To date the board has engaged with the community through information and consultation sessions. This will continue through to the realisation of the project. As part of the operations, there will also be a residents committee made up of residents and their representatives that will ensure that staff are made aware of any issues.
We have worked very closely with the Department of Social Services and throughout the period of construction and need to submit quarterly audited reports. Additionally, once the facility commences operations, an annual audit is conducted by the Department to ensure the 44 accreditation KPI’s are being achieved.
When is Rahma Aged Care going to be operational?
Commencement of building works is planned to commence in July 2015 with the first admission of residents planned for January 1 2017.
Are you co-operating with the aged care project planned by the Lebanese Muslim Association (LMA) in Lakemba?
The Gallipoli Mosque Association and the LMA have been working closely together throughout the process. The fact that the community needs to meet the demand of 360 places means we need multiple facilities. The similarities between the two projects has meant that there are many synergies that have been utilised to advance the LMA AMAN project. The Gallipoli Mosque Association and the LMA are also working together on a joint initiative to provide aged care certificate courses to ensure that the facilities are staffed by members of the community that the residents will be coming from.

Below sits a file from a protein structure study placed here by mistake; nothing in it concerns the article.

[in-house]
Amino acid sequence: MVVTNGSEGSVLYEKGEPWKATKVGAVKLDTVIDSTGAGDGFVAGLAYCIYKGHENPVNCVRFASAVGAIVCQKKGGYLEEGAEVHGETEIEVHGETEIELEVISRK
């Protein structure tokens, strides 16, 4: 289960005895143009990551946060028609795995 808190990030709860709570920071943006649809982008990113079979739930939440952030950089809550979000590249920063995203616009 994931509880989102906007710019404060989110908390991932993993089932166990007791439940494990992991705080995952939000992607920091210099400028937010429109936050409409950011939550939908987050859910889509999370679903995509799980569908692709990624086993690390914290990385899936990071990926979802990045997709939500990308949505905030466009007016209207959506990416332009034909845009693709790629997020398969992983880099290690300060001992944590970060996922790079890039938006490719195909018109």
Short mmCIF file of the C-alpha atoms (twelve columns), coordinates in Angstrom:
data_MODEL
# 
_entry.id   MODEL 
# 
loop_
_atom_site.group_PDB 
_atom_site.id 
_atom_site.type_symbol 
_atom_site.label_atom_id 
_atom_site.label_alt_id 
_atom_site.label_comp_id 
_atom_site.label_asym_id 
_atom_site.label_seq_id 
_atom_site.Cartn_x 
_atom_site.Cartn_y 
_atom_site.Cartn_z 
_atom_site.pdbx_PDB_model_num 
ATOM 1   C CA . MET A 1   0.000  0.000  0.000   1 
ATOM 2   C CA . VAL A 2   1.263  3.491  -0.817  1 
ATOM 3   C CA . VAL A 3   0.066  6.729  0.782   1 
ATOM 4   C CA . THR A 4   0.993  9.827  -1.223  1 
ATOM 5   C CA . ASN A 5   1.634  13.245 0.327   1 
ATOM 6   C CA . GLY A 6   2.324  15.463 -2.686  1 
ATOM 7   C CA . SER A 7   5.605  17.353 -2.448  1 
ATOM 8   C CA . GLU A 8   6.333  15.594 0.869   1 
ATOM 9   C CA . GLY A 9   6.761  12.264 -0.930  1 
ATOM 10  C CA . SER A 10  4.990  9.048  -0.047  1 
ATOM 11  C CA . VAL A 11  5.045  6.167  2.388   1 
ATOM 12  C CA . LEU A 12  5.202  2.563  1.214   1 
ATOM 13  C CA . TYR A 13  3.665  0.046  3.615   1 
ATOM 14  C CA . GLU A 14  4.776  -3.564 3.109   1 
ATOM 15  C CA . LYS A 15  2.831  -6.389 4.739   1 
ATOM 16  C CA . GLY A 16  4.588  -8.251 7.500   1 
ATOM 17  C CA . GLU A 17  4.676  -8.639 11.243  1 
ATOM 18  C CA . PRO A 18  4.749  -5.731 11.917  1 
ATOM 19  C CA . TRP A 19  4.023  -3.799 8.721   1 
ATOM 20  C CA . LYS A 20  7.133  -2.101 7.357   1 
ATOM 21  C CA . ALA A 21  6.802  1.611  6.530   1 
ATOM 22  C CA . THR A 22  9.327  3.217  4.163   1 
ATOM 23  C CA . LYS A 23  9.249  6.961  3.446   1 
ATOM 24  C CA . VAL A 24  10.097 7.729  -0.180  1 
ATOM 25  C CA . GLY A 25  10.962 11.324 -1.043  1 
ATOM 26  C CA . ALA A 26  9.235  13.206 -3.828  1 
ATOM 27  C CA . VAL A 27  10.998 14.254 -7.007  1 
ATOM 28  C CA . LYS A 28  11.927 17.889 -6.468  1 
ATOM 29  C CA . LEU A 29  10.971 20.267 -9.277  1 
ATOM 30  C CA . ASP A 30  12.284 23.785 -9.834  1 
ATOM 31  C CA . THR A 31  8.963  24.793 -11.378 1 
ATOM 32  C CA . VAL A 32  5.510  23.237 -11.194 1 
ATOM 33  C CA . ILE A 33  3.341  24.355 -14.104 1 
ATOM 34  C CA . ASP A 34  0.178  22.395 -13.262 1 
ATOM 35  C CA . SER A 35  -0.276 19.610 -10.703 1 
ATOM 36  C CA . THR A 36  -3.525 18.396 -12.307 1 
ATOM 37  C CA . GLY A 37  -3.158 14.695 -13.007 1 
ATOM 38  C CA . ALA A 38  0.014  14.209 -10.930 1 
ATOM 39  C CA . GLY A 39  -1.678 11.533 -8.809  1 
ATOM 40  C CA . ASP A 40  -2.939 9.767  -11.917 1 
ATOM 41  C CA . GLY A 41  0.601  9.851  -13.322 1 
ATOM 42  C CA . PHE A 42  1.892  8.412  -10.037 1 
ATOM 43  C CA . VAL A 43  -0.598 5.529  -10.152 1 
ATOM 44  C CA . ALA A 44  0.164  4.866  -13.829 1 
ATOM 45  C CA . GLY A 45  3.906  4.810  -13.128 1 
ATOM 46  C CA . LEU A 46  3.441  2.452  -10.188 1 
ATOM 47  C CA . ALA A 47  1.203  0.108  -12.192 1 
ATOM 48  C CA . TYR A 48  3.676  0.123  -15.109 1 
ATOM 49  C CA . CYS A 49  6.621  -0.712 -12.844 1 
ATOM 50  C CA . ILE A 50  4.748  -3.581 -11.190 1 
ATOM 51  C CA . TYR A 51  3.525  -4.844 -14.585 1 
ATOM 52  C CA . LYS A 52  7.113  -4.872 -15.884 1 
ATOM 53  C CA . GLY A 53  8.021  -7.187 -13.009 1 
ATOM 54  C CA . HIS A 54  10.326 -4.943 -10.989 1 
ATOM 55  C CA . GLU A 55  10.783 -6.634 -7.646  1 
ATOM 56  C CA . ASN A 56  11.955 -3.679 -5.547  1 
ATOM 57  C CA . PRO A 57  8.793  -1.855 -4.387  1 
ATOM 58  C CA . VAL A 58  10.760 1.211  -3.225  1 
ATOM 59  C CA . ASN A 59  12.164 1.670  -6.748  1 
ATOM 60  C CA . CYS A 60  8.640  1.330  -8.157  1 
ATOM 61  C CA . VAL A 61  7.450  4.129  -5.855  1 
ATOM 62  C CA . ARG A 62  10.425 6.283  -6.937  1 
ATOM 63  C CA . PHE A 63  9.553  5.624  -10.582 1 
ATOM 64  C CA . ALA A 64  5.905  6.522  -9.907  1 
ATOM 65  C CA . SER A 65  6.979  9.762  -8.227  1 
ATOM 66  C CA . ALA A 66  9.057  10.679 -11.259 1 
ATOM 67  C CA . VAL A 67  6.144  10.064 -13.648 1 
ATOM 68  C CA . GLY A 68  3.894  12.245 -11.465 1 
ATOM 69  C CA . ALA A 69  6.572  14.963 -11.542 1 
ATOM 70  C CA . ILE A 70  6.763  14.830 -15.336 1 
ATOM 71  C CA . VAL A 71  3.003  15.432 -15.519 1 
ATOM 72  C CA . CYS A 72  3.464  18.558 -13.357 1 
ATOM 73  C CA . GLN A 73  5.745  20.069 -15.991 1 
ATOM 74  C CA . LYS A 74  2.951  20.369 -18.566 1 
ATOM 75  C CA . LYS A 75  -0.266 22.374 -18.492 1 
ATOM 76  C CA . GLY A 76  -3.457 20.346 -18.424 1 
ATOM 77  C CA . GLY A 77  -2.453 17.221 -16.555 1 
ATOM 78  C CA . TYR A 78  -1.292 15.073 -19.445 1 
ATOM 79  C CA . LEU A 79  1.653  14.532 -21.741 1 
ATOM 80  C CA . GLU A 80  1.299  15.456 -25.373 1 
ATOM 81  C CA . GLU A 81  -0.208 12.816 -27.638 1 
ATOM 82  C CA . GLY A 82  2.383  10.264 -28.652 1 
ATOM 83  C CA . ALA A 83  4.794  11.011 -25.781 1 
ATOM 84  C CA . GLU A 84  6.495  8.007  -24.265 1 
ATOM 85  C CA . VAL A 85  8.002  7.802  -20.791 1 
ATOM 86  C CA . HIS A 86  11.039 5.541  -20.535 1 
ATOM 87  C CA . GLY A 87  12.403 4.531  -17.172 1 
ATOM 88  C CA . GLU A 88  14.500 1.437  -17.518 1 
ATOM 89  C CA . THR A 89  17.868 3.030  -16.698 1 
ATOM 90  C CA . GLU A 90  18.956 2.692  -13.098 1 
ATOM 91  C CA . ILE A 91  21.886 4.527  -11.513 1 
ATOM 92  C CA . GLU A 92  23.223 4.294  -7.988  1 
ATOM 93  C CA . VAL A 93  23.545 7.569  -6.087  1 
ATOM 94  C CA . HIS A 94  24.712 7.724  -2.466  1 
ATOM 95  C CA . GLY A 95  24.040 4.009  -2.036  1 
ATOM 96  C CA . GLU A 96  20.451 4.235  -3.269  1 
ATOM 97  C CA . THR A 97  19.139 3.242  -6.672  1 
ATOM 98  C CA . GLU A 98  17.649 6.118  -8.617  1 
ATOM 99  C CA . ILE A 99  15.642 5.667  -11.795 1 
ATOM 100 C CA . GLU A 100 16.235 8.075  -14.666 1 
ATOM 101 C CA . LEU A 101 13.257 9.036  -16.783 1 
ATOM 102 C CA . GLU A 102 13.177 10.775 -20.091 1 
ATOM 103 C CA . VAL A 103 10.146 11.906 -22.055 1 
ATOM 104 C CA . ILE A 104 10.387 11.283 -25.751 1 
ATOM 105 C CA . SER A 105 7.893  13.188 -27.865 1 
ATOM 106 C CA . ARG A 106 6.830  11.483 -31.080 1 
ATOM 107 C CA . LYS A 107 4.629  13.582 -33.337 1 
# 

Will Raham Aged Care cater only for the Australian Turkish community and will non Muslims be able to also use the facilities?
The case made and accepted by the Department of Social Services was that this will be a facility to provide for the entire Islamic community, regardless of ethnicity or cultural background. Besides that there isn’t sufficient demand to fill 100 beds from a single CALD group – whether Turkish or otherwise. There is a process of assessment by aged care assessment teams prior to the admission of a resident. Admission will be based on a first come, first served basis irrespective of cultural background.
As for Non Muslims, the facility cannot legally discriminate against prospective residents based on either a cultural or religious disposition. However, with the staged commencement of operations over 18 months to achieve capacity, it is expected that the facility will be comprised of Muslim residents. This is based on the expected transfer of many Muslim residents from other facilities based on our research.
When is the fundraiser and why is it important for the community to get behind this project?
Date: Saturday, 28th February at 7pm
Location: Renaissance – Lidcombe
More infö here: http://www.rahmaagedcare.com.au
We should all support new initiatives that result in the self-reliance of the Australian Islamic community. It is based on this core belief that we aim to revive the Sunnah of Awqaf with our core mission to:
‘Lead a better life for our communities and ultimately contribute to the improvement of the socio-economic conditions of the Muslim Ummah’
Many respected Sheikhs have made the point of the community’s responsibility to provide Islamic-centric social services as a Fard Kifaya. Each member is responsible for the welfare of every other member – one body. It is not Islamically appropriate for those that say that we will take care of our parents when they may have the means – financial or otherwise – to do so. As Hajj Hoblos said in his promotional video for the fundraiser, we need to be responsible and provide for those that are not as lucky.